Down in my basement I felt drawn to an endless succession of DIY tasks. Be it erecting a stud wall or installing a bit of tanking. In fact I was more inclined do that than ponder what the hell I was doing with my life. And whether freelancing was still for me.
With profound challenges looming over us, why do humans distract ourselves from what really matters? Why do we project onto other matters that really aren’t a priority?
Time for a little reflection and amateur psychology
When it comes to DIY I’m confident I can do most things (or at least try). It’s a facet of my life where I have complete faith in my ability. Arrogantly, perhaps – but we all have our proclivities.
In which aspects of your life do you feel equally confident? Maybe it’s cooking, sport, gardening or raising children. There’ll be activities where you rarely question yourself.
Likewise with DIY (or your hobby), everything is mapped out. There are predictable inputs and outputs. There’s a high degree of control too. You know what to expect. The risks feel low and there are rapid, short-term rewards for your effort.
Yet when it comes to reorienting my business (a process I’m going through at the moment) – that’s another matter. Or reconnecting with your purpose, and expressing your value to your ideal clients.
That’s an enormous unknown.
It’s unpredictable, untested and high-risk. Plus when you begin, the rewards seem so far down the line they may as well be non-existent.
Couple that with our aversion to risk and natural fear of failure. Plus our propensity for avoiding confrontation. And it’s easy to see why we divert our attention onto trivial time-sinks, rather than tackling the big issues in our lives.
So, what if you could hack this behaviour?
I have a theory that it’s possible to borrow motivation and confidence from one part of your life. Then project it into another – an area you’re struggling with.
A little over a year ago I’d never have dared to rewire a consumer unit. Or build a multi-zone heating system. Yet imminently, I’m about to do just that.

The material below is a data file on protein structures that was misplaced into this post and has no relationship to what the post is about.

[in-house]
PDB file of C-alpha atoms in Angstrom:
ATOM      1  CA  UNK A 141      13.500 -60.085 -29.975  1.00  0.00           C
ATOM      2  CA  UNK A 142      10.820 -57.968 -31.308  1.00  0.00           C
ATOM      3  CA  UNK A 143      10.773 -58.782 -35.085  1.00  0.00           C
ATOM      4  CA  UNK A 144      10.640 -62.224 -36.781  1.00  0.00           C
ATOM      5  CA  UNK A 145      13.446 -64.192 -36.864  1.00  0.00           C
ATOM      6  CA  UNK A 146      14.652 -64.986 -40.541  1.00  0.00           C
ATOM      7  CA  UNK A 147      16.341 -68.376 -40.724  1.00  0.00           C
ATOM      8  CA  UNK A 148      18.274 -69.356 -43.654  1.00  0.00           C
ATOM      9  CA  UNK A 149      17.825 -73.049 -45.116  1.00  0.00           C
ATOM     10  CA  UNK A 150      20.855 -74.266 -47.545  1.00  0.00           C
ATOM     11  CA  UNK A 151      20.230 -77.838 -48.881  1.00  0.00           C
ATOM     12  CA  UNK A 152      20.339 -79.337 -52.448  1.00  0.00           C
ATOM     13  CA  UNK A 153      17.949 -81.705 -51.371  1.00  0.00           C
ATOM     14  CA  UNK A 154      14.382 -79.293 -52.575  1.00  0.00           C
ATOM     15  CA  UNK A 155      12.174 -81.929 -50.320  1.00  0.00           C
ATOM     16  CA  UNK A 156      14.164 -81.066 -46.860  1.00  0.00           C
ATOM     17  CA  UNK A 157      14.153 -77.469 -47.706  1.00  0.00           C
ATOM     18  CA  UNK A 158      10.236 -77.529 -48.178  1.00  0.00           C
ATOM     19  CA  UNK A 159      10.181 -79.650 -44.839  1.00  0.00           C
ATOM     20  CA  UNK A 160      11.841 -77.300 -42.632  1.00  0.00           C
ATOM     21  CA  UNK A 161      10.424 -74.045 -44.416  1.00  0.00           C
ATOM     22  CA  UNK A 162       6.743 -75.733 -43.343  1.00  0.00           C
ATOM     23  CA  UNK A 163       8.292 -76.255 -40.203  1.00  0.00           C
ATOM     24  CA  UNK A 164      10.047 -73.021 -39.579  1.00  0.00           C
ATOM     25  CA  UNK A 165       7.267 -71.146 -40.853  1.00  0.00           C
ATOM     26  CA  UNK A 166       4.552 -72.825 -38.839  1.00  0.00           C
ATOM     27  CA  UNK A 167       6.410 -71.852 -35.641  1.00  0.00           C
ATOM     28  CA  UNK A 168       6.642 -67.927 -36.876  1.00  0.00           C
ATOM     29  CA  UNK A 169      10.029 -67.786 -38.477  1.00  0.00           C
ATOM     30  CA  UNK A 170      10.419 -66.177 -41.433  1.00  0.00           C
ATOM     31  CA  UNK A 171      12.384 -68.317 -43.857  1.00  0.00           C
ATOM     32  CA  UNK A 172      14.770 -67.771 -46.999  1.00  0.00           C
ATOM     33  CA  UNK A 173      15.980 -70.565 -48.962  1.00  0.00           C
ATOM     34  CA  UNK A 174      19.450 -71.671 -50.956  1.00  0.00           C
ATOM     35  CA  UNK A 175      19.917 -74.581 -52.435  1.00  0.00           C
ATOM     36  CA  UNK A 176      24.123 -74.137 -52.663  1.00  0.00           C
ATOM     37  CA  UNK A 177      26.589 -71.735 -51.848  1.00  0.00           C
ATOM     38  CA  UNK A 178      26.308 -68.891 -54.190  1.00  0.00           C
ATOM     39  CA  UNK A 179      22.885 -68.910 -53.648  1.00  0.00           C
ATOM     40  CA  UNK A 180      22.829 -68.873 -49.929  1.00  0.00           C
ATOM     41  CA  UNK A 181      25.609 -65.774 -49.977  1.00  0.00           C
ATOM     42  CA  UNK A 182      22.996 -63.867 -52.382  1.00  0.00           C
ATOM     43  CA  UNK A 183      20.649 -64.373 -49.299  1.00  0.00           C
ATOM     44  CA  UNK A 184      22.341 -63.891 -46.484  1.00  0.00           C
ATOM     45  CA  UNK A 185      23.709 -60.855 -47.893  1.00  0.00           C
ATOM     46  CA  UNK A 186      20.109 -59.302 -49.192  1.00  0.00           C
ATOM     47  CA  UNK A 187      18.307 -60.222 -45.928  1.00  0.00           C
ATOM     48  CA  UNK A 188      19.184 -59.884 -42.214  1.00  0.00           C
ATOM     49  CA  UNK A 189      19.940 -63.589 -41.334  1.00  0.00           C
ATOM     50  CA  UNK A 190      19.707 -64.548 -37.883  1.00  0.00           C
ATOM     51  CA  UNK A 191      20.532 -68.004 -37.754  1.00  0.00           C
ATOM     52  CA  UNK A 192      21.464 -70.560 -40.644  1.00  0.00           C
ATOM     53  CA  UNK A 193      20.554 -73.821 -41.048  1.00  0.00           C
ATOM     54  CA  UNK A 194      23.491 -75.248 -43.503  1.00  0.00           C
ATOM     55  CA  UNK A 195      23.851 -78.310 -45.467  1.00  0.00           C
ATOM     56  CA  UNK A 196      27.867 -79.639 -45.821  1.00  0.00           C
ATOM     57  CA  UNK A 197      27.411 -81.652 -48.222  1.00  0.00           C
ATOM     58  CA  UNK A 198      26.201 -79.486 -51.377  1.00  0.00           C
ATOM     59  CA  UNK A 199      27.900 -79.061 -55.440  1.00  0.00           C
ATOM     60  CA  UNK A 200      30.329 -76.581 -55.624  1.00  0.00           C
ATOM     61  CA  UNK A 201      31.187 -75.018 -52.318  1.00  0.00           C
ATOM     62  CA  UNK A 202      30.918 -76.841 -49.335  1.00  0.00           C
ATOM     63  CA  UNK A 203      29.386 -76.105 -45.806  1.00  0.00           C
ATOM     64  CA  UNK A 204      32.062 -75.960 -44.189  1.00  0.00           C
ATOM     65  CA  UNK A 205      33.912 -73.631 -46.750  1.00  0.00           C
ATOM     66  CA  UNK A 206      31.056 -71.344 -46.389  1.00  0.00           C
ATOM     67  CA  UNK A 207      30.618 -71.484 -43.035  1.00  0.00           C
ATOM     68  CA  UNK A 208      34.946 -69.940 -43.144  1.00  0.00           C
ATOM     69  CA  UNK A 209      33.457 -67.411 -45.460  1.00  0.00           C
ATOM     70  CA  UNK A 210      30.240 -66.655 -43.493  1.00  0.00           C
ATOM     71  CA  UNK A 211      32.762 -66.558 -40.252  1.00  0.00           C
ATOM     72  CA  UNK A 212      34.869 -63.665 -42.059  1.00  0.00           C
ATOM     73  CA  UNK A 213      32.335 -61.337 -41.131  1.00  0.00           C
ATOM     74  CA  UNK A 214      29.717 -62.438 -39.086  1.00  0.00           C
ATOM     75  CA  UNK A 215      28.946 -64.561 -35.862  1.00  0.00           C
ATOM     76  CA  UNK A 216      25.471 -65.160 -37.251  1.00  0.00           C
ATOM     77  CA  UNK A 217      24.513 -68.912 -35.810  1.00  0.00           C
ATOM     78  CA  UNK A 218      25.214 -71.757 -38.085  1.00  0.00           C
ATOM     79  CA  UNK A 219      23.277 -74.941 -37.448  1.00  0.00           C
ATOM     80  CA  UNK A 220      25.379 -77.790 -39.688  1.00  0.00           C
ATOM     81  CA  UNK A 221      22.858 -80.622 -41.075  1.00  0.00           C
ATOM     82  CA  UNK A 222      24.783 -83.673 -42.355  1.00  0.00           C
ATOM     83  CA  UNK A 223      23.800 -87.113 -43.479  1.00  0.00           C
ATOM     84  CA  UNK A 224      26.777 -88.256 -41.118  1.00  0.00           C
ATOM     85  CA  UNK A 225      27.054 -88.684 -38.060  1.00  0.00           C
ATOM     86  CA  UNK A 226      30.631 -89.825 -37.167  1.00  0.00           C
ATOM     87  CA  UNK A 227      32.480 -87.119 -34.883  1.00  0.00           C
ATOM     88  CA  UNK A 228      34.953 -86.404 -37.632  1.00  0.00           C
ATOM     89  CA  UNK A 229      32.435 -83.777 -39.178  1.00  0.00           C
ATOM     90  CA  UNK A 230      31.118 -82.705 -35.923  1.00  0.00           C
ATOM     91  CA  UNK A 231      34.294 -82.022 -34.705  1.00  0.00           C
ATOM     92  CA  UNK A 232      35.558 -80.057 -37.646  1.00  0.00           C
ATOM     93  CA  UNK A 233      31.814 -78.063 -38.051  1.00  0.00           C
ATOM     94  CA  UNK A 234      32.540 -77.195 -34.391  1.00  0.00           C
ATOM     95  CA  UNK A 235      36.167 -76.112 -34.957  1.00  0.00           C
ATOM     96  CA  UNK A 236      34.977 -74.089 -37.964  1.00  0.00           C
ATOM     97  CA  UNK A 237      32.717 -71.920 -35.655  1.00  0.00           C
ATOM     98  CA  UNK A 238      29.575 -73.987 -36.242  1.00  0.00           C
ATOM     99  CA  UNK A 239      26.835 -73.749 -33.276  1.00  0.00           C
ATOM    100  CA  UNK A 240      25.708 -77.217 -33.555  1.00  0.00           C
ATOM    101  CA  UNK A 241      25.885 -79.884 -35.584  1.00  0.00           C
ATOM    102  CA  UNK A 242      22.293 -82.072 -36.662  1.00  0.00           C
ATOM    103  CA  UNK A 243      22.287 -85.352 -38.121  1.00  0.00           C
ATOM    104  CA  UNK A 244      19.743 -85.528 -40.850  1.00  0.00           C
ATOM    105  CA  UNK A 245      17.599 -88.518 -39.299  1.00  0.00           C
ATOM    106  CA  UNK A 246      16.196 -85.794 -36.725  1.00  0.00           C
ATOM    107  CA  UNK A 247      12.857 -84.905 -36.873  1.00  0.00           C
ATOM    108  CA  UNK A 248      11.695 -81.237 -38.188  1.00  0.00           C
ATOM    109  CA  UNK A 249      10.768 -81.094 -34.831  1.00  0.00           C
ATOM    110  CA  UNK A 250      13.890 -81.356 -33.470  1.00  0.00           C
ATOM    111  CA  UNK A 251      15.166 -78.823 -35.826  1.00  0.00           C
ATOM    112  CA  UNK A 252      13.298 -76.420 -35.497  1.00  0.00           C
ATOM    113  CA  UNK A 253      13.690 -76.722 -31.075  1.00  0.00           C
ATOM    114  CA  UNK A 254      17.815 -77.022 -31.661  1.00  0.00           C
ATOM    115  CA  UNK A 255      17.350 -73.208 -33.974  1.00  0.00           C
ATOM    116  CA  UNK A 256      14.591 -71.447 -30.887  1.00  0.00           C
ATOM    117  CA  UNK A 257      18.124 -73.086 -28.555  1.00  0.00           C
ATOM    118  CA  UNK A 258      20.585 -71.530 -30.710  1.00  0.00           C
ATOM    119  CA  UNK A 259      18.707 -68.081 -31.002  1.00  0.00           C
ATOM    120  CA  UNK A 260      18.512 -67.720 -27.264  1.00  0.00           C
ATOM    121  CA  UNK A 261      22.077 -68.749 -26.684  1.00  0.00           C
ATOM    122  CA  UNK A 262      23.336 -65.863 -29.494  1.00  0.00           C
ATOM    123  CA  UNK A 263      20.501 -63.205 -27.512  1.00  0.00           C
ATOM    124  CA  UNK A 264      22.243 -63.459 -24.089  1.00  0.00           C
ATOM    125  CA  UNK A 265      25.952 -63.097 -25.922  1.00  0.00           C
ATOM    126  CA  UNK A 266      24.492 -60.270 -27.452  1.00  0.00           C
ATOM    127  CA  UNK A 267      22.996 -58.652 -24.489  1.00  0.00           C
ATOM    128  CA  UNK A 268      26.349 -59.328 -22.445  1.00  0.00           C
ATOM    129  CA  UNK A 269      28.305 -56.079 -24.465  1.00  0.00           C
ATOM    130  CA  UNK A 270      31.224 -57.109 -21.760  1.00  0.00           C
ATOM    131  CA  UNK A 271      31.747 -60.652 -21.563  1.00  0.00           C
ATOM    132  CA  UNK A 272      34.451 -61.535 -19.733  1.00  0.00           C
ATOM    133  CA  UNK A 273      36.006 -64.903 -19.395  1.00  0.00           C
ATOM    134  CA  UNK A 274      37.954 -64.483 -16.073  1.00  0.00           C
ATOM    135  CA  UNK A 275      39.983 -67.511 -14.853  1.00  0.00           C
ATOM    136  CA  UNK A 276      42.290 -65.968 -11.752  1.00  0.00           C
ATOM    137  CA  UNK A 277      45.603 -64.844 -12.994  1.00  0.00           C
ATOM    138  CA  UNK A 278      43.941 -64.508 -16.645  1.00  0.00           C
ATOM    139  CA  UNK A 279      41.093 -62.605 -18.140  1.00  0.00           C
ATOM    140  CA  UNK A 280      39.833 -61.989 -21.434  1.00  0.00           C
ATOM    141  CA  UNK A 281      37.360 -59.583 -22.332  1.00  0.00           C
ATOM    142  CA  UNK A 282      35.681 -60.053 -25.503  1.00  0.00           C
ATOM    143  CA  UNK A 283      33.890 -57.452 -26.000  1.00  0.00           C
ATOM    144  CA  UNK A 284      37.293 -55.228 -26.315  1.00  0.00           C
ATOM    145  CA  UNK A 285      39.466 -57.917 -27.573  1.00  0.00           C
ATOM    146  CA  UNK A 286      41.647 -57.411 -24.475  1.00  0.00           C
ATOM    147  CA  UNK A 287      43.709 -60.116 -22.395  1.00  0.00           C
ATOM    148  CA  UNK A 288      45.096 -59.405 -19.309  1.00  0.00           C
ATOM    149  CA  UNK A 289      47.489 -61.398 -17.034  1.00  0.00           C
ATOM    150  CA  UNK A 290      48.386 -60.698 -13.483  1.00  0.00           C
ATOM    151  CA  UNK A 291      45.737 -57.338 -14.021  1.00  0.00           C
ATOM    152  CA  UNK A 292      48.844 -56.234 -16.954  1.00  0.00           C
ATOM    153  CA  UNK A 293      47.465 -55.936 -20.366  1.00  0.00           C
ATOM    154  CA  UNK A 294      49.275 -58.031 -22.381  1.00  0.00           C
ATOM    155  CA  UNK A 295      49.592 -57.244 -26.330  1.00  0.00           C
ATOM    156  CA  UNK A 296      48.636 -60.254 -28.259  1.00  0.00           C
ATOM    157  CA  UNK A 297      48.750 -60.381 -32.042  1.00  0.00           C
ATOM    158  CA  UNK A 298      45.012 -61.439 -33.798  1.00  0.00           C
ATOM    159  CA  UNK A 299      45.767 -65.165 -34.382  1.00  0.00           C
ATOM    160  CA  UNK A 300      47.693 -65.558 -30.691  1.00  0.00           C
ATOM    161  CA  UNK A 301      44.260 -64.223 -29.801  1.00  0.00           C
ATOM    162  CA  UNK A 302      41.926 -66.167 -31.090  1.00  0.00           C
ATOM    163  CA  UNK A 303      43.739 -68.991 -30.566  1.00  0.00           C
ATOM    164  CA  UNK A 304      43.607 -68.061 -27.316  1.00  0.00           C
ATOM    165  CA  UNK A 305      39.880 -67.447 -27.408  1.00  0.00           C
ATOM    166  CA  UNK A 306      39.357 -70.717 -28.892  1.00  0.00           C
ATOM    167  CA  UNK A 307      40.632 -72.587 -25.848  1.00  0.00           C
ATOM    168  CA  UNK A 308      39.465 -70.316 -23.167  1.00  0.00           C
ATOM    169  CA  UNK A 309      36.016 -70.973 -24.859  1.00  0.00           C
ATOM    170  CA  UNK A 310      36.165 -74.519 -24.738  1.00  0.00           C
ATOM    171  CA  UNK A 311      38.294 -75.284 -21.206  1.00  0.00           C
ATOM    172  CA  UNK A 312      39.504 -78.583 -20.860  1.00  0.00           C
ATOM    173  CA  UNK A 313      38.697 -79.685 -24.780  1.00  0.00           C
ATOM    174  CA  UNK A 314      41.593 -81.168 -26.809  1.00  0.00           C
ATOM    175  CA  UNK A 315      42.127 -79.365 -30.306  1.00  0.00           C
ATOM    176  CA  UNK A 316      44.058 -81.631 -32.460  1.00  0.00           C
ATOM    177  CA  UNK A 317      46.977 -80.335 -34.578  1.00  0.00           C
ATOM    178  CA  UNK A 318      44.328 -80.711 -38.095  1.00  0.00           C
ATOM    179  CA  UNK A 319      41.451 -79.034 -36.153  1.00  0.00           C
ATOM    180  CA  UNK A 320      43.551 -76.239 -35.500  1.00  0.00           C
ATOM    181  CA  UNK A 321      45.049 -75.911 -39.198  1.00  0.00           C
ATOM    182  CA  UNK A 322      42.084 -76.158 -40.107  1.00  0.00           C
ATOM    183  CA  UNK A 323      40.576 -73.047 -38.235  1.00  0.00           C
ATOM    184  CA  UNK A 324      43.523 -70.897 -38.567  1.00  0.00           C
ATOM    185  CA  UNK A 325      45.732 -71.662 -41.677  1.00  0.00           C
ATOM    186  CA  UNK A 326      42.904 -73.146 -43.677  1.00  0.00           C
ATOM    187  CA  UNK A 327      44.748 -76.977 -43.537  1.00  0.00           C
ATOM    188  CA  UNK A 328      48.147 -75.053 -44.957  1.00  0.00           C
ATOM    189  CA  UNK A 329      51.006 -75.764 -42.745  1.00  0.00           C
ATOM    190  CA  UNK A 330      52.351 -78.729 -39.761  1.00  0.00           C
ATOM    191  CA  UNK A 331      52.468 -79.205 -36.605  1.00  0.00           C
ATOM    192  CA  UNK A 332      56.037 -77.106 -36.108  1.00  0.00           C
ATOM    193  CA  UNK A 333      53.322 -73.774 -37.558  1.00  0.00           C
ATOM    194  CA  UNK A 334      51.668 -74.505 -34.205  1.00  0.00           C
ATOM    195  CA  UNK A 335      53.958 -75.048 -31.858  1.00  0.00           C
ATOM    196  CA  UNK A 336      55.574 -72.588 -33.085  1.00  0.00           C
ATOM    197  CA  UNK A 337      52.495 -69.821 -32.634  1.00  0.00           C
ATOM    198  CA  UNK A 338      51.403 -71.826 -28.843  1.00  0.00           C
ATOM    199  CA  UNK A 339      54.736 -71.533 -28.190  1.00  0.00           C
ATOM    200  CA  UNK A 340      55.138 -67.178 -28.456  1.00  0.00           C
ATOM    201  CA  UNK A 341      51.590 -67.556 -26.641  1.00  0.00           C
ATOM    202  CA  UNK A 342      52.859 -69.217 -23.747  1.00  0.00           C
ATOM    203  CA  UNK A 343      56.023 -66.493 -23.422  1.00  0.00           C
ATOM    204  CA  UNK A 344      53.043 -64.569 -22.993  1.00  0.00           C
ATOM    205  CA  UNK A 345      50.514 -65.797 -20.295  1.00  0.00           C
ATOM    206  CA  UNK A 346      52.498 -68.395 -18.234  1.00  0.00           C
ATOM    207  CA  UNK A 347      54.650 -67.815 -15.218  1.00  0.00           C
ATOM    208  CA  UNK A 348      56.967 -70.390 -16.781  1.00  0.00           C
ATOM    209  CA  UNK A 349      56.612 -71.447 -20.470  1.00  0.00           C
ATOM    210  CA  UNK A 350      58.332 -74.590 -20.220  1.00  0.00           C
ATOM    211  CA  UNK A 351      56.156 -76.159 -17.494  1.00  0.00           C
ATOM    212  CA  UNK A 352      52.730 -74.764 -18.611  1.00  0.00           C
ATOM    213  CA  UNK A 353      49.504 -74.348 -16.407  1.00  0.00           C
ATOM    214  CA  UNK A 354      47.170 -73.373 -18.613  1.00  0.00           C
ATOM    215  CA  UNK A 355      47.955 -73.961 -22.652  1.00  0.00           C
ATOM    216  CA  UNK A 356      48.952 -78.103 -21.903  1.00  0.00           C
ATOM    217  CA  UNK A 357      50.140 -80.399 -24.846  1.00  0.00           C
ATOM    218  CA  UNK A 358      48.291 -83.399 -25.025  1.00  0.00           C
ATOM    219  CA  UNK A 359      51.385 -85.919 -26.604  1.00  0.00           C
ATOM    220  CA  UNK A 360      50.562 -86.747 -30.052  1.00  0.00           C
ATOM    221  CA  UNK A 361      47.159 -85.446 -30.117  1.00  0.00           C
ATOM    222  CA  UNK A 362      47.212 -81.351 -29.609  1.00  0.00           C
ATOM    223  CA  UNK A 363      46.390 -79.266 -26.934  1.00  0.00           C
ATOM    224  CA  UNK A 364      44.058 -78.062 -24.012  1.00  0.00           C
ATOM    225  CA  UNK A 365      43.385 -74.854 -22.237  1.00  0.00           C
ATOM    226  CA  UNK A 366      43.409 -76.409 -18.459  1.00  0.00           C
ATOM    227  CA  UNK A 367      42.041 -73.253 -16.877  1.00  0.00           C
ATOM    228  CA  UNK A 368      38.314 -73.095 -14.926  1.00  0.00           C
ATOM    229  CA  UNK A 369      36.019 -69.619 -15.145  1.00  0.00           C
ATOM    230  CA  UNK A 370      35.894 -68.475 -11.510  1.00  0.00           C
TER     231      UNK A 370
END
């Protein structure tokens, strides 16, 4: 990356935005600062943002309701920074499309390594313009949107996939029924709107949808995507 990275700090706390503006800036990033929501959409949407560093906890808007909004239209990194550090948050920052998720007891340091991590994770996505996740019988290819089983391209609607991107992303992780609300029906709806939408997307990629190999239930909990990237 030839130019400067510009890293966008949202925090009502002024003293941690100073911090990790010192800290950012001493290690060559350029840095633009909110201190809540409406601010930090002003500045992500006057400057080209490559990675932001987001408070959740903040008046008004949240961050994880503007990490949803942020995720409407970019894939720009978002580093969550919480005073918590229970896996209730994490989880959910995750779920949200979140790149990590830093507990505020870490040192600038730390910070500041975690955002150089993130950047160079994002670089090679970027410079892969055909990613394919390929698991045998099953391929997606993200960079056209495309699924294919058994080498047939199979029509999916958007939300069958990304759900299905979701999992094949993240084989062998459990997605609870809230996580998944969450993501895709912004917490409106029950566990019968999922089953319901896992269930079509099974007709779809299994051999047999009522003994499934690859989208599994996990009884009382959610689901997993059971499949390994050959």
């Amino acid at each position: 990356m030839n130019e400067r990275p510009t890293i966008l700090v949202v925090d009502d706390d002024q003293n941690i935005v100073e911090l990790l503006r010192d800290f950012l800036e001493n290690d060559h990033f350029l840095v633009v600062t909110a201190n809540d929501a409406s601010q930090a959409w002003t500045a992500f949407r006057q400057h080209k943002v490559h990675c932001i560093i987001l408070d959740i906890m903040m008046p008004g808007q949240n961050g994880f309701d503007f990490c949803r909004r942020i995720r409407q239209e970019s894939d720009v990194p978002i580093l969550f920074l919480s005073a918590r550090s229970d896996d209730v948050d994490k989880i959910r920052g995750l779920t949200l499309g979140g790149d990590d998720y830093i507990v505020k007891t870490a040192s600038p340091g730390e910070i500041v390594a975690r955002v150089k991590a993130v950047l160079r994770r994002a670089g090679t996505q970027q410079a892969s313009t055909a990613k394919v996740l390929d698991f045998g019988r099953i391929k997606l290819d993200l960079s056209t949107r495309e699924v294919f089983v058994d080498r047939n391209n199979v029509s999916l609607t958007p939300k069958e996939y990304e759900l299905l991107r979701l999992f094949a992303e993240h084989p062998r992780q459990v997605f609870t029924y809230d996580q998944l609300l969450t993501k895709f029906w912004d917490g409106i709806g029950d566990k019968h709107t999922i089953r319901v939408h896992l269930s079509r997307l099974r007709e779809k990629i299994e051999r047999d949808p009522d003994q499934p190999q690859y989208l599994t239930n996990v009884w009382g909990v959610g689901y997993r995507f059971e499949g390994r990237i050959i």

How did that happen?
Sure, I researched and learned. I also sought the opinions of experts and asked questions. I built on a hundred other small victories in life that lead me to this point. Like the first time I rewired a plug, then sockets, then consumer units – before we got to now.
But more importantly, I plug the gaps in knowledge and confidence with faith. I tell myself a story while I’m doing these new things. A story of how I conquered similar tasks in the past and loved the process. And how it’ll probably be the same with this new one.
Note: story. There’s a story going on here
I was, at one point, utterly ignorant and somewhat afraid of electrical work. Just like I am now, of rebuilding my business, and locating and approaching my ideal clients.
But with electrical work I took risks. I got burnt, lost money, and messed up. And you know what – the more I did it, the less scared I was.
There are clear parallels here with your own creative journey. You got this far with your business by surmounting all sorts of difficulties along the way. You learned, but you also you accepted you didn’t know everything but you got on in spite of that. By borrowing a little faith and confidence without knowing it.
Moreover, all this talk of heating engineering and electrics no doubt sounds like a foreign language to you (unless you’re a plumber). If you watched me take a wrench to a two-port valve, I may as well be performing magic.
It’s a bit like comparing yourself to other people who are already where you want to be. Those people making a decent living doing what they love. It looks like they’ve been doing it for years, succeeding in a way that you never will.
Though the fact is we’re often just winging it
All of us. We have an idea. We act on it. See what happens. Reflect and repeat.
I suspect what’s driven those successful people onwards is that they remain curious and confident. At least that’s how it is with DIY for me.
They enjoy the process of learning through breaking things. They accept mistakes. And that’s exactly what I intend to do as I build my copywriting coaching business.
Time for a copywriter’s spin on the matter
The trick is to draw parallels. Find a narrative that works in one part of your life. Then tell yourself a similar story in the one you’re struggling with. By story I mean the consistent threads and themes that underpin your journey so far.
Taking on a basement conversion singlehandedly is ambitious by any measure. And yes, it got the better of me. Because I let it dominate my life., instead of seeking balance. But it’s almost complete now, after all the suffering. And I still love DIY.
Likewise. Reorienting your business is a daunting task. And if I don’t find healthy balance it too could become all-consuming. But I know that at some point I’ll get better at it. I’ll normalise to the risk.
Because we’re all adaptable. These are victories I haven’t won yet. But they’re there to be won. And the process of winning (and messing up), is there to be enjoyed.